I love TDD. I practice it in my “day-to-day” developer life. I’ve written a book about it and speak about it and conferences everywhere I can. I even did a 30-post series on it for a previous employer. So I tend to get involved in a lot of discussion about TDD, BDD, ATDD and many of the concepts, practices and tools surrounding them. One topic that is paradoxically my most and least favorite is Code Coverage.
For those who may be unfamiliar with Code Coverage, allow me to explain. Developers write unit test that exercise code. These test are run and they either pass or fail. Code Coverage is the process of analyzing those test runs and determining which lines of non-test code are exercised (or run) by the tests. The data collected is generally viewed in two ways; which specific lines of code were exercised by a test and which were not (more on that later) and the percentage of the code base the was exercised.
Death by Numbers
Of the two pieces of data generated by code coverage, management tends to latch onto the percentage of the code base covered as a means of evaluating the effectiveness of the development teams testing efforts. This makes sense. Most managers are trained to work with numbers, manage several teams (making looking at actual lines covered impractical) and in some cases aren’t technical. In these cases, when analyzed correctly, the percentage can be a good metric to track.
The catch is the whole “when analyzed correctly” part. To the uneducated, 100% code coverage sounds like a great goal. The problem is that very little though is put into how that number is arrived at by the code coverage tool.
When Is Your Code Not Your Code?
If you’re a .NET developer you’re probably using some feature of the .NET framework to support your presentation layer; either WPF or ASP.NET. And when you created your WPF or ASP.NET application, Visual Studio helped you out by creating a lot of… stuff. Mostly boilerplate code to handle “frameworkey” things that developers don’t want to deal with. No question; WPF and ASP.NET are HUGE timesavers for software developers.
And they are also the cause of why most software development projects will never reach the “100% code coverage” panacea that many managers crave.
And this is OK. But we need to understand how use of these libraries skews code coverage percentage.
When a developer writes a unit test they are expecting to exercise the code in the method they are testing as well as the code in any private methods on the same class that the public method we are testing uses. And external resources, and ideally any third party frameworks, should be mocked out and not covered by the unit test.
This is logical and what most developers expect. And if we’re writing code that’s not in the presentation project, our code coverage makes sense; the only code in the class or library (generally) is the code we create. And, or course, we would never DREAM of writing code without having a test for it first, right? RIGHT?!
It’s when we get into the presentation project that things get a little complicated. Remember all that code that Visual Studio crated for your to take care of the stuff you didn’t want to do? Well, just because you didn’t write it doesn’t mean it’s not there.
If you’re Test-fu is strong, you are no doubt creating tests for your Controllers/Model/ViewModels/etc. That’s good. But, since you’re generally not running in the same application context during testing that you would be running in during execution, all that boilerplate helper code that was created is never going to be tested. Which means while that code counts toward your “total codebase” (the number of lines of code in your application) they can’t be covered by a unit test.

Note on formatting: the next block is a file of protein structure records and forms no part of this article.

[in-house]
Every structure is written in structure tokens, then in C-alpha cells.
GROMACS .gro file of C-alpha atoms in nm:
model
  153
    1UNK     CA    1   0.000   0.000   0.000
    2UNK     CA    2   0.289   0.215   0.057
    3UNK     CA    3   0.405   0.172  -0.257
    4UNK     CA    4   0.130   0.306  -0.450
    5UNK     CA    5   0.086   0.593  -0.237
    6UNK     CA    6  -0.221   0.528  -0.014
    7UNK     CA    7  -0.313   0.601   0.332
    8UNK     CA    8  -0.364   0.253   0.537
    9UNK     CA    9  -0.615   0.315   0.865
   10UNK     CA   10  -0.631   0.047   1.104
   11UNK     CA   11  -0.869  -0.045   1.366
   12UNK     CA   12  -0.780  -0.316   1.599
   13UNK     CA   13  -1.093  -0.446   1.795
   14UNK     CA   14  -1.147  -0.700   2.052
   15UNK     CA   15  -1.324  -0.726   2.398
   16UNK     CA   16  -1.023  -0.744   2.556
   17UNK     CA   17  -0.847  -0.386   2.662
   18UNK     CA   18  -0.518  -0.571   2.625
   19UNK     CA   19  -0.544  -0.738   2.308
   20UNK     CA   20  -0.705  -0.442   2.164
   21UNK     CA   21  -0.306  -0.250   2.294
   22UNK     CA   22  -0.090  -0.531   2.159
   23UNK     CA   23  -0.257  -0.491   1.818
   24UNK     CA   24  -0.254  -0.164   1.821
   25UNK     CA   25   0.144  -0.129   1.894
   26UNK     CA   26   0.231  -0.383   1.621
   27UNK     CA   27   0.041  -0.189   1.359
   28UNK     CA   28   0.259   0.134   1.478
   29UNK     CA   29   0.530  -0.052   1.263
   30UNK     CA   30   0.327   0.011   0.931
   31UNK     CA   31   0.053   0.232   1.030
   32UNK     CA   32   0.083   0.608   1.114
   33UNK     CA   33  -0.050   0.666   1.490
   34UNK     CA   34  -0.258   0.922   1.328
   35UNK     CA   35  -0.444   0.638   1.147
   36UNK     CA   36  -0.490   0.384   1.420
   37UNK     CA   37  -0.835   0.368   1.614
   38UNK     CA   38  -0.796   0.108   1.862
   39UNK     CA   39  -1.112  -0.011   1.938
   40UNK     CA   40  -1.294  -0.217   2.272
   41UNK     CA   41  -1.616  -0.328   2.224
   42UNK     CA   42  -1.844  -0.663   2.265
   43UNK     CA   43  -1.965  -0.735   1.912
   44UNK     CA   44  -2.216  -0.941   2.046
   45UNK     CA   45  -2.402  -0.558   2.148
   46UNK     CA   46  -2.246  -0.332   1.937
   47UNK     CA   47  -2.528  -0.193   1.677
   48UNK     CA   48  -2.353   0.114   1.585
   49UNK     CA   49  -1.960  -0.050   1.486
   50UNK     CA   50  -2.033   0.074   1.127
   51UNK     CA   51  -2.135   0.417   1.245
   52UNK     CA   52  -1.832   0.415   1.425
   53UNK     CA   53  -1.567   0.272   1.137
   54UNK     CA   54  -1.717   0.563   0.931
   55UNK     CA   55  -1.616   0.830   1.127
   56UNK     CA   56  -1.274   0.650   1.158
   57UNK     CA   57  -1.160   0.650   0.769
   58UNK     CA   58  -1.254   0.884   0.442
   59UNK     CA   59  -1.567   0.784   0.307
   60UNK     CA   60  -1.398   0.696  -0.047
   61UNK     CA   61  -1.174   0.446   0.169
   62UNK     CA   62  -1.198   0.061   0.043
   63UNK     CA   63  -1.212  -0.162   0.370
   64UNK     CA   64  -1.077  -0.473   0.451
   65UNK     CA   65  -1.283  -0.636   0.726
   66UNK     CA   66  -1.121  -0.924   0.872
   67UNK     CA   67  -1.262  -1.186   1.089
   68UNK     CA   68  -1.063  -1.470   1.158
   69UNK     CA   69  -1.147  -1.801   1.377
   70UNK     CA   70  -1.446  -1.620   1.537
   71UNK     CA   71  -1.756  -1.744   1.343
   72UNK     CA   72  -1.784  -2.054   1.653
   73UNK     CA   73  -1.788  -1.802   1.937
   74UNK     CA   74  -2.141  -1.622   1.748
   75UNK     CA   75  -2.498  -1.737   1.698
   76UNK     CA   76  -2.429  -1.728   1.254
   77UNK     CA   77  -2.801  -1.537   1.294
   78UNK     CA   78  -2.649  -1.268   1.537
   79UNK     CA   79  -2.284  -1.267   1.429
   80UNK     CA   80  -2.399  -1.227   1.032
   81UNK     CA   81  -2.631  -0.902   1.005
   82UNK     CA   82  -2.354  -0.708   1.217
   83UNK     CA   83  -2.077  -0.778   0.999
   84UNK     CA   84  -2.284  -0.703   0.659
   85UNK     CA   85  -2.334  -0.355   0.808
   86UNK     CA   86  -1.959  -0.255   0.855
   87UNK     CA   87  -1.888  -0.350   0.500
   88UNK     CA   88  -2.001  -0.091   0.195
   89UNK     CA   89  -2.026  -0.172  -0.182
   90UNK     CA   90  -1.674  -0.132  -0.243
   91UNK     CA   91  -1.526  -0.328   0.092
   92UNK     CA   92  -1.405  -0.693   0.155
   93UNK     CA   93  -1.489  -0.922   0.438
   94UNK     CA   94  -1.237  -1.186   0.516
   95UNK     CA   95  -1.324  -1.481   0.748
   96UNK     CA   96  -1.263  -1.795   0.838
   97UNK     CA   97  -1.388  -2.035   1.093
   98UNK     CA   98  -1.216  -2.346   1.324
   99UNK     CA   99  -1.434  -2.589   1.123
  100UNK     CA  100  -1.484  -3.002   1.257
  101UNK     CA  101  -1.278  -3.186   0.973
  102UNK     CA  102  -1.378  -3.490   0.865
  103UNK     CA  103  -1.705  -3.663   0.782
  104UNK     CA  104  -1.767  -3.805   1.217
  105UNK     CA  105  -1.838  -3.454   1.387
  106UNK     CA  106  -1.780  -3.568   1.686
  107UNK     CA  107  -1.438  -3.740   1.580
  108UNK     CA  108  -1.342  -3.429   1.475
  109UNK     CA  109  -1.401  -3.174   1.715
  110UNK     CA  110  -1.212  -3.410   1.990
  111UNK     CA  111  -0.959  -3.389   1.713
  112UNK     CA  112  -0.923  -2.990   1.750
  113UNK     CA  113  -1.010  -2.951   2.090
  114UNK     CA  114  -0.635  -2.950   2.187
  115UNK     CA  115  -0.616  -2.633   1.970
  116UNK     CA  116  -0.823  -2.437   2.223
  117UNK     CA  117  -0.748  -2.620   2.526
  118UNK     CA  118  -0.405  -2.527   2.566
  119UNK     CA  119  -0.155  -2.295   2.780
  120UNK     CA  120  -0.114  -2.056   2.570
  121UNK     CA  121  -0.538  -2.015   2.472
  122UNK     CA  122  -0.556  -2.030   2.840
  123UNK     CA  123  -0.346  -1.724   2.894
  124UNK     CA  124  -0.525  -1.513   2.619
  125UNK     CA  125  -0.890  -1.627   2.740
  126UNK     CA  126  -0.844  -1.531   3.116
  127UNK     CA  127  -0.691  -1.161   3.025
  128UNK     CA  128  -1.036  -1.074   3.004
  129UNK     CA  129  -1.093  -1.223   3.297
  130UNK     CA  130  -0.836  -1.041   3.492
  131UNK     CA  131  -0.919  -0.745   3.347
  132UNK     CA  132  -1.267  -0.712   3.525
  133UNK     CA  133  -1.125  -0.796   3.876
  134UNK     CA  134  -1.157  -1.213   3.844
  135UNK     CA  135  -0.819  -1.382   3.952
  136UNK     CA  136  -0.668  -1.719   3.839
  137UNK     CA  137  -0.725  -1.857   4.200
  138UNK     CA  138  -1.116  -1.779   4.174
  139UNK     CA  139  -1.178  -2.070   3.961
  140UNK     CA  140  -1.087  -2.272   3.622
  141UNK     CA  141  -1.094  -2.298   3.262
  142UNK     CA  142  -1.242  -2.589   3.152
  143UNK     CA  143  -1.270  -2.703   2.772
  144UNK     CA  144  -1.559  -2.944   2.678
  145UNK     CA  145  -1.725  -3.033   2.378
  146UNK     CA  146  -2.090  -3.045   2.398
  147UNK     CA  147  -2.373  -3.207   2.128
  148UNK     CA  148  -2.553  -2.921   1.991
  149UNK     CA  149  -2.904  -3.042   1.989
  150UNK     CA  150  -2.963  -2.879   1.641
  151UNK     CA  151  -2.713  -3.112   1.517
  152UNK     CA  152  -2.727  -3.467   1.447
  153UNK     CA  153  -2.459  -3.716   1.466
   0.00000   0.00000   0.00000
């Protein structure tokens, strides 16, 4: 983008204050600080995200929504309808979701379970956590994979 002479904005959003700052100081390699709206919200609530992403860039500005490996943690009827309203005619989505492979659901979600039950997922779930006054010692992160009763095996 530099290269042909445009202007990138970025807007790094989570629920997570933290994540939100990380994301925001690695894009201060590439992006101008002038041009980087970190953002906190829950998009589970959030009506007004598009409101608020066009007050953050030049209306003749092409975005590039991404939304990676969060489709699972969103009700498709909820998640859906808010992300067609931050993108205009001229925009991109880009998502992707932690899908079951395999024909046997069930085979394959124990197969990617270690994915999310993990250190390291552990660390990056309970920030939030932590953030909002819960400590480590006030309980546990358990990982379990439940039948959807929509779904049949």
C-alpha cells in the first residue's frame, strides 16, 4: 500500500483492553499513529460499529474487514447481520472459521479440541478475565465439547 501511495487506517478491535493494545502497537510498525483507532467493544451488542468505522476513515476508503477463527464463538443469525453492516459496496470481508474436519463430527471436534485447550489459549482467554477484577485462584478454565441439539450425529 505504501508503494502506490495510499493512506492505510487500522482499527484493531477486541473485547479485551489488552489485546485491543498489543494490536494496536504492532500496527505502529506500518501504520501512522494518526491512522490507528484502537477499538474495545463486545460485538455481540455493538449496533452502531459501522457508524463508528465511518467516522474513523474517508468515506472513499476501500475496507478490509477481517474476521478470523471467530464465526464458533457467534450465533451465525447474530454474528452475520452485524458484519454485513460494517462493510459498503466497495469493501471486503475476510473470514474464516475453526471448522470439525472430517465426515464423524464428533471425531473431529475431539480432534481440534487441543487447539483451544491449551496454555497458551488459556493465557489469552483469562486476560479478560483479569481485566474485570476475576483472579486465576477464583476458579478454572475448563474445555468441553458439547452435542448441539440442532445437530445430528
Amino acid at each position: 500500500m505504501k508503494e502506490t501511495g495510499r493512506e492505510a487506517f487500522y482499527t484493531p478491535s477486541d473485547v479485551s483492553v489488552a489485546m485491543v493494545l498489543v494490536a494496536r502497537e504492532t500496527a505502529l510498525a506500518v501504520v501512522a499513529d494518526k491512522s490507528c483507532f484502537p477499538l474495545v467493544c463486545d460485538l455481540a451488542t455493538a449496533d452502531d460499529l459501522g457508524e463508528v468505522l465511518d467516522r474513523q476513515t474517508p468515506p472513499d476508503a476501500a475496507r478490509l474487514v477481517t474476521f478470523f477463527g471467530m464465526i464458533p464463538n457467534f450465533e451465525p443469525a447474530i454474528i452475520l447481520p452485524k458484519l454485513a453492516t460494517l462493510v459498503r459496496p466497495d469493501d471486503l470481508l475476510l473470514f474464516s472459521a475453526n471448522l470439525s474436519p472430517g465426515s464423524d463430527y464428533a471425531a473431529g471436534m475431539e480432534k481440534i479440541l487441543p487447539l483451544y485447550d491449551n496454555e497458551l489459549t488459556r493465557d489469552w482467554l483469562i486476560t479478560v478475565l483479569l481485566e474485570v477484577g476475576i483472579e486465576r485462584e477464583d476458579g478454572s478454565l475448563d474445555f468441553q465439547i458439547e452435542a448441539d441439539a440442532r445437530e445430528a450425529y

Even if you could reach it with a test your test context is not going to have the services and facilities the WPF/ASP.NET runtimes need to execute correctly. And even if you could create those services and facilities, you would be flirting pretty heavily with having an integration test (still important!) but you wouldn’t really have a unit test anymore. In any case, trying to cover this code with a unit test is really just not practical.
We Should Probably Just Give Up Now Then, Right?
The problem isn’t the boiler plate code, it’s the way we are measuring the code coverage percentage. Ideally we don’t even want the code coverage tool looking at this code for purposes of determine our “full code base.”
When determining what get’s measured for code coverage metrics we want to exclude the boilerplate code and only check the code that we (as the development team) actually write. We also want to make sure that we that we exclude any source code that ships as part of a framework or library we are using. Most .NET libraries ship as pre-compiled assemblies, but there are some that still ship with a source component, those need to be excluded. Does your application have integration tests? Guess what, those are probably being analyzed by your code coverage tool as well.
The good news that most code coverage tools enable you to exclude code on a project or class level. Some even let you exclude on the method level. As your project continues to grow I recommend that you update your “exclude list” to accommodate new boiler plate code, libraries and tests that will be added to your solution.
By excluding the code you don’t write, your code coverage number should be more inline with the impact of your unit tests on your code. When you are only testing your code, 100% code coverage is very achievable. But what does a number that is less than 100% mean? In my next post on this topic I’ll discuss situations where your code coverage dips, what to do about it, and why it’s not always a bad thing.